Good morning and thank you for being here.
I’m pleased to be joined by Environmental Protection Agency (EPA) Administrator Gina McCarthy and Chairwoman Edith Ramirez of the Federal Trade Commission (FTC), as well as Assistant Attorney General John Cruden, head of our Environment and Natural Resources Division; Cynthia Giles, EPA’s Assistant Administrator for the Office of Enforcement and Compliance Assurance; and Jessica Rich, Director of FTC’s Consumer Protection Bureau.
We are here today to announce several developments in our ongoing investigation into Volkswagen’s efforts to evade emissions rules – one of the most flagrant violations of environmental and consumer laws in our country’s history.
For years, Americans have been buying cars manufactured by Volkswagen thinking that their vehicles complied with federal pollution standards. But as VW now acknowledges, hundreds of thousands of cars the company sold in this country were in fact pumping illegal levels of nitrogen oxides into our atmosphere – up to 40 times more than what federal law allows. And as Volkswagen now admits, these vehicles were equipped with software that masked the true amount of pollutants the cars released while on the road, ensuring that regulators failed to detect the problem during environmental testing.
By duping the regulators, Volkswagen turned nearly half a million American drivers into unwitting accomplices in an unprecedented assault on our environment.
Since learning of these violations, the Justice Department has been working closely with its federal, state and foreign partners to determine whether any laws were broken. This January, the department filed a civil complaint on behalf of EPA, alleging that Volkswagen used illegal software to defeat emissions tests. Today, we are announcing a partial settlement in that case, along with a related settlement in the case filed by the Federal Trade Commission. These two settlements, which were just filed with the U.S. District Court in San Francisco, are valued at up to $14.7 billion and address what Volkswagen must do to both compensate consumers and mitigate the environmental harms.
Under these settlements, Volkswagen must do three things: the company must pay consumers to get these cars off the road; the company must fund pollution-reduction projects to offset the damage it caused; and the company must invest in projects that will encourage Americans to expand their use of zero-emissions vehicles in the future. We can’t undo the damage VW caused to air quality, but we can offset that damage by reducing pollution from other sources.
More specifically, VW must offer to buy back any car covered by these agreements – the nearly 500,000 2.0-liter diesel vehicles from model years 2009 through 2015 that were equipped with “defeat device” software. As part of the buyback, VW is required to offer a fair price and terminate leases at no cost. Volkswagen may also apply for approval of an emissions modification on the affected vehicles, and if approved by environmental regulators, offer consumers the opportunity to have their vehicles modified at no cost and to receive additional compensation. The company will spend up to $10 billion on this process.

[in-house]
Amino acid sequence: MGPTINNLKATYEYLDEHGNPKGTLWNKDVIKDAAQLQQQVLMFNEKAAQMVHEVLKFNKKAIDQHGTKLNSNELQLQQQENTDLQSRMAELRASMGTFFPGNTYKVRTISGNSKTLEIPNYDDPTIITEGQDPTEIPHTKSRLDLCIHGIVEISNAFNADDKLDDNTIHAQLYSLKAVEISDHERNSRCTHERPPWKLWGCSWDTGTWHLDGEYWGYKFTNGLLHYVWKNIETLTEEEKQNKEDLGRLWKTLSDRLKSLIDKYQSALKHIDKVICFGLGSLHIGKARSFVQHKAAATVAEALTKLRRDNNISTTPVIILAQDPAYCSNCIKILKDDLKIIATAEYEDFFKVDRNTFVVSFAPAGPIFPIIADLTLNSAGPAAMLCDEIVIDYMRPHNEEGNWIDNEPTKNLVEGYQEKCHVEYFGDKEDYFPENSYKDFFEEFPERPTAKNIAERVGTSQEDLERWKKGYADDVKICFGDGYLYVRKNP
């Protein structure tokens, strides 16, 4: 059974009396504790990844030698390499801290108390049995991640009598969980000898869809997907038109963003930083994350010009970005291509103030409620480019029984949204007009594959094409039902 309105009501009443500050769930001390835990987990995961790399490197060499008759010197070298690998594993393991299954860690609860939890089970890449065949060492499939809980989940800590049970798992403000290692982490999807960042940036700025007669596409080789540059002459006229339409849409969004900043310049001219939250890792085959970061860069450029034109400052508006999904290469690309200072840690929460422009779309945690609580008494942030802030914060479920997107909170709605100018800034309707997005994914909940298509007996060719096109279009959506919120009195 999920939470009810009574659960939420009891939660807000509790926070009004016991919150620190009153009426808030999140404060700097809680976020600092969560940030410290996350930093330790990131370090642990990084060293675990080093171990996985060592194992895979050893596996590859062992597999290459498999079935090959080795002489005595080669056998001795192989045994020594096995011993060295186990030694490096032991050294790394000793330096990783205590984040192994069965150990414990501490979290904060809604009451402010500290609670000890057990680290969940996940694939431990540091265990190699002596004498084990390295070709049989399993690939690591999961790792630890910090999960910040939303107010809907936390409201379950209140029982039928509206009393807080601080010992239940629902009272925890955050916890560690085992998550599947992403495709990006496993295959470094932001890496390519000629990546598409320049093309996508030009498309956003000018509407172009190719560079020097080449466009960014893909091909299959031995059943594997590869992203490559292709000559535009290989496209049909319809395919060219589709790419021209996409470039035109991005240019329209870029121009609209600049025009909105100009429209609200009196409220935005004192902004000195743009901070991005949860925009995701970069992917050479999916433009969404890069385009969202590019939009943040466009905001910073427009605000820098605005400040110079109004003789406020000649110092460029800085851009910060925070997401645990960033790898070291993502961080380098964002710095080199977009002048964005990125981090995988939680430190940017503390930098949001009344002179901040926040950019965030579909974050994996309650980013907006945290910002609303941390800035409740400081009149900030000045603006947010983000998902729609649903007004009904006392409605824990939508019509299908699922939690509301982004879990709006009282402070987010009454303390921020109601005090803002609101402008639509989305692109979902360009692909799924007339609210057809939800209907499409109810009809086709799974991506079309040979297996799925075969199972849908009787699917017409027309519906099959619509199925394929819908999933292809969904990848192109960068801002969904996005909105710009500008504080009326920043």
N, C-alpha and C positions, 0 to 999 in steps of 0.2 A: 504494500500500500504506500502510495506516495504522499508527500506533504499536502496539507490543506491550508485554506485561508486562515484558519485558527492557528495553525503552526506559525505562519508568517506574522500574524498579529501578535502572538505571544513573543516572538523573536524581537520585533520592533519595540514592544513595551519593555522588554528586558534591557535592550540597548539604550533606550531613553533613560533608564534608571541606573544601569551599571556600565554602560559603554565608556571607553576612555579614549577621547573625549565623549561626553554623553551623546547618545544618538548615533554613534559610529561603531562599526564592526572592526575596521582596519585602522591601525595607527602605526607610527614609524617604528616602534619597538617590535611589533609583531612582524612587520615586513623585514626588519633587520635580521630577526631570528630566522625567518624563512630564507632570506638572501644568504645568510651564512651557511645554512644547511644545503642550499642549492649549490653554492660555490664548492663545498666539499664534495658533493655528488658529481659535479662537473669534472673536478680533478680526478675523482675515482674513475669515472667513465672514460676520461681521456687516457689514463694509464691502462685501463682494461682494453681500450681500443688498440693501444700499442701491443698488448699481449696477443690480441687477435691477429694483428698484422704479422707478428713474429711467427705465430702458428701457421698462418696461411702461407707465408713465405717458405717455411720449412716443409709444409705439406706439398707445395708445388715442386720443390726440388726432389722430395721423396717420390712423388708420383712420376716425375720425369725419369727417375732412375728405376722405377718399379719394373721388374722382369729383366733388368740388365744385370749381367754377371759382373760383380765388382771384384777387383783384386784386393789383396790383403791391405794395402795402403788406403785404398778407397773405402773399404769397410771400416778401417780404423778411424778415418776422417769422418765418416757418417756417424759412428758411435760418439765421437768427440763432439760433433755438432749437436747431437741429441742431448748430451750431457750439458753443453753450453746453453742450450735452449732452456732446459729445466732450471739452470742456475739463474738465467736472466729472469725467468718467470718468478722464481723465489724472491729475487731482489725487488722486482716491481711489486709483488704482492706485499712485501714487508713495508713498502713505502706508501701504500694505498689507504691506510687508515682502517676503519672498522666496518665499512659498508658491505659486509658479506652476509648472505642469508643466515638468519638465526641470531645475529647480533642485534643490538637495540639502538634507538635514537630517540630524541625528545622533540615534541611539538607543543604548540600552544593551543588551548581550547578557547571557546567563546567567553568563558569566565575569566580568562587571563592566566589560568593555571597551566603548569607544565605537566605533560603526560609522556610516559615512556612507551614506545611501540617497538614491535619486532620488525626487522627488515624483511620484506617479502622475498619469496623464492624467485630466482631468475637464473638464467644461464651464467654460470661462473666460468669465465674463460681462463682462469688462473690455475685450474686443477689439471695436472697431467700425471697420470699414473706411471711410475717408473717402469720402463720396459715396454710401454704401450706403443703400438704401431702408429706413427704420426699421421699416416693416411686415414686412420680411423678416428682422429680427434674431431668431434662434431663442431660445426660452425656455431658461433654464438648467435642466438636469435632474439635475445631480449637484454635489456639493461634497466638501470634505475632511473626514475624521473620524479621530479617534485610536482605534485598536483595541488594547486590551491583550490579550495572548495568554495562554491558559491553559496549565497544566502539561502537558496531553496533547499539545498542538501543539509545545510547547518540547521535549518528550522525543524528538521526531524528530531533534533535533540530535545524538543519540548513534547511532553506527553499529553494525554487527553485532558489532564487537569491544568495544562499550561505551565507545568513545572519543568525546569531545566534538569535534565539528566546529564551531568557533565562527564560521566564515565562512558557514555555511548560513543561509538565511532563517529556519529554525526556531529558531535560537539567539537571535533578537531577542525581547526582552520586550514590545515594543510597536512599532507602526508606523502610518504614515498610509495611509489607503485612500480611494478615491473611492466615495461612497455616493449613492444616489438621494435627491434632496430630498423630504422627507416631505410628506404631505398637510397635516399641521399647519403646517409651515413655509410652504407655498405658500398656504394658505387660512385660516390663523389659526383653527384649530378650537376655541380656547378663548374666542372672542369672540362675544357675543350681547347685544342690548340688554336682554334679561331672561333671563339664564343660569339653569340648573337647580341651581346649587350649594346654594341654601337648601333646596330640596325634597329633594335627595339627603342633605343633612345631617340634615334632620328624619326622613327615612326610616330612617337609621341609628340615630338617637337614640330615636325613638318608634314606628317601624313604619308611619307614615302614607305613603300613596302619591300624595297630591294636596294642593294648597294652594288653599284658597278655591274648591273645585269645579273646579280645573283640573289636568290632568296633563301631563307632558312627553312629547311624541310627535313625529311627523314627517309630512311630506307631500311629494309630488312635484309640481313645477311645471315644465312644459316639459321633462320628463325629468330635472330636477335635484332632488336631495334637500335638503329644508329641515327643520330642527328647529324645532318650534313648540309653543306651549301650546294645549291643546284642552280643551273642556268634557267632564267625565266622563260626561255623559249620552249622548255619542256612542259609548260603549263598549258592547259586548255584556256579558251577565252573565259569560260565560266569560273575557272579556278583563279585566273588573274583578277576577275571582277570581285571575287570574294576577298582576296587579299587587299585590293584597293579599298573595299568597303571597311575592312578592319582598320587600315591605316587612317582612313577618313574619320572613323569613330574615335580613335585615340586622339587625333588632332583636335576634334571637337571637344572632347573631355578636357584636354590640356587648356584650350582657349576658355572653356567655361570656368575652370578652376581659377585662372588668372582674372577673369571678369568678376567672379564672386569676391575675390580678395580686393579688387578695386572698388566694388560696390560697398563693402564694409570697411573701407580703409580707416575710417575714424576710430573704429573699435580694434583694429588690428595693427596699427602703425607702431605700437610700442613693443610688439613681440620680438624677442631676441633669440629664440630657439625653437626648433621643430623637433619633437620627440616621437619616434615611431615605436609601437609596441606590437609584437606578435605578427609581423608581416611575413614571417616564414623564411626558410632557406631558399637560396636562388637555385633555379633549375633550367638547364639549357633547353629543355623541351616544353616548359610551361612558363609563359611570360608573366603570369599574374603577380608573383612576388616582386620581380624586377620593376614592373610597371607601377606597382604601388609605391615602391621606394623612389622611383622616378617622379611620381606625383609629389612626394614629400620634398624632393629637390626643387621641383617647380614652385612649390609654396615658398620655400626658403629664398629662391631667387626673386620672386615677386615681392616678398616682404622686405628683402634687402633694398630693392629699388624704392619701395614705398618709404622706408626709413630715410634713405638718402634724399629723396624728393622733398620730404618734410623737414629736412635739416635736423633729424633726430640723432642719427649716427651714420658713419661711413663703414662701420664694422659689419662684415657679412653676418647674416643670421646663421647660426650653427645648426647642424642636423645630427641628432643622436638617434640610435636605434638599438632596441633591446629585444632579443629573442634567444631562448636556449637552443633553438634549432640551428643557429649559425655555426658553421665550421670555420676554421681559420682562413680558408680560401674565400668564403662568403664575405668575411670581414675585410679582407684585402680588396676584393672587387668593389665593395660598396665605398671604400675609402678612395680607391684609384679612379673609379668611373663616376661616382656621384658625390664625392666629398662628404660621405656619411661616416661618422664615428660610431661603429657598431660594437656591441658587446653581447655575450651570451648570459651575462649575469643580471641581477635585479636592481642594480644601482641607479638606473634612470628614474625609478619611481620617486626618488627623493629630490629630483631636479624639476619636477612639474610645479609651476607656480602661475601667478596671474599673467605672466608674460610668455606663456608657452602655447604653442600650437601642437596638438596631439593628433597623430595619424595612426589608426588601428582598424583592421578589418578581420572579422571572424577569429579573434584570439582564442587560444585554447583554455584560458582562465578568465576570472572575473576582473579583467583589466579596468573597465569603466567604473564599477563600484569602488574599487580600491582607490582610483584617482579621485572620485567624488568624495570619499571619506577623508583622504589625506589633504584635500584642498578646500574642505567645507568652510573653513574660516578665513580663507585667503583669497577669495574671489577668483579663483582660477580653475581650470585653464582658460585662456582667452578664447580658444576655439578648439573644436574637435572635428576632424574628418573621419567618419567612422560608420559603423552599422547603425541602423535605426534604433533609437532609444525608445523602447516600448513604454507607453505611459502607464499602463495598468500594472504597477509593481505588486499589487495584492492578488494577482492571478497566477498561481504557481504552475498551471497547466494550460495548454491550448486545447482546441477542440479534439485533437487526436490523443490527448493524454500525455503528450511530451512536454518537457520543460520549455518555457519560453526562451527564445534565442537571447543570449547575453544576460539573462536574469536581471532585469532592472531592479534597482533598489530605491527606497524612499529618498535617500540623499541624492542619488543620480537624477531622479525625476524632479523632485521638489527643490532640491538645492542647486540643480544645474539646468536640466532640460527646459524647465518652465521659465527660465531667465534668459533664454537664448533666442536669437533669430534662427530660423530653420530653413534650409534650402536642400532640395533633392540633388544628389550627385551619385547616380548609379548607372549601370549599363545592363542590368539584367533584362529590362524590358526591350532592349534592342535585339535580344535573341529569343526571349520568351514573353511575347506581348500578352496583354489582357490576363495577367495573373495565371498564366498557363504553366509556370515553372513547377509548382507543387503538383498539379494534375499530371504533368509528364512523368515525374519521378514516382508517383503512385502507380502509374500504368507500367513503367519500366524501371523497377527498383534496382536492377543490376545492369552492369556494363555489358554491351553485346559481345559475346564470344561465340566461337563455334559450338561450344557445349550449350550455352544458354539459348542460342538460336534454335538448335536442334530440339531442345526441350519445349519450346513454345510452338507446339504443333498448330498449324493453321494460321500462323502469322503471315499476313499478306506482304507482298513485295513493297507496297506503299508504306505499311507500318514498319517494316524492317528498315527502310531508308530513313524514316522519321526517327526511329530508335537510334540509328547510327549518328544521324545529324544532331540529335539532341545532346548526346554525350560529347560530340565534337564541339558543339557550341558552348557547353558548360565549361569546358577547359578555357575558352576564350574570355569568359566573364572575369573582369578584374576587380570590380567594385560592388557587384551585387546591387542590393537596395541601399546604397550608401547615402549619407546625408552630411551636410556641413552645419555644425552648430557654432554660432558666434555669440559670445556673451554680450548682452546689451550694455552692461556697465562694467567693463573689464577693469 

Second, Volkswagen will pay $2.7 billion to fund projects across the country that will reduce nitrogen oxide emissions where their vehicles were, are or will be operated. This marks the largest monetary mitigation obligation in the history of the Clean Air Act.
And finally, Volkswagen will direct $2 billion of investments to improve infrastructure, access and education to support and advance zero emission vehicles.
Taken together, these three components are valued at up to $14.7 billion, although the precise amount will depend on how many consumers choose to have their cars bought back and how many choose to have their cars modified.
This resolution illustrates the Justice Department’s commitment to protecting American consumers, safeguarding the environment and aggressively pursuing companies that make misrepresentations and violate the law. It marks a significant first step towards holding Volkswagen accountable for what was a breach of its legal duties and a breach of the public’s trust.
While this announcement is an important step forward in achieving justice for the American people, let me be clear, it is by no means the last.
The settlements do not resolve the government’s pending claims for civil penalties under the Clean Air Act, nor do they resolve pending claims concerning 3-liter diesel vehicles. In addition, the settlements do not address any potential criminal liability, although I can assure you that our criminal investigation remains active and ongoing. We will follow the facts wherever they go and we will determine whether to bring criminal charges against any companies or individual wrongdoers.
I am especially grateful today for the tremendous efforts of the Justice Department staff in the Environment and Natural Resources Division – many of whom are here with us this morning. Bruce Gelber, Karen Dworkin, Josh Van Eaton and Beth Engel.
I’d also like to thank our partners at the EPA, the state of California, and the FTC. These teams have worked continuously since this investigation began and their tireless efforts made this outcome possible today. In addition, I’d like to commend the special master for his efforts to guide the parties to a workable settlement. Thank you to everyone for your contributions to this important case. Now I’m going to turn over the podium to EPA Administrator McCarthy. Thank you again for coming.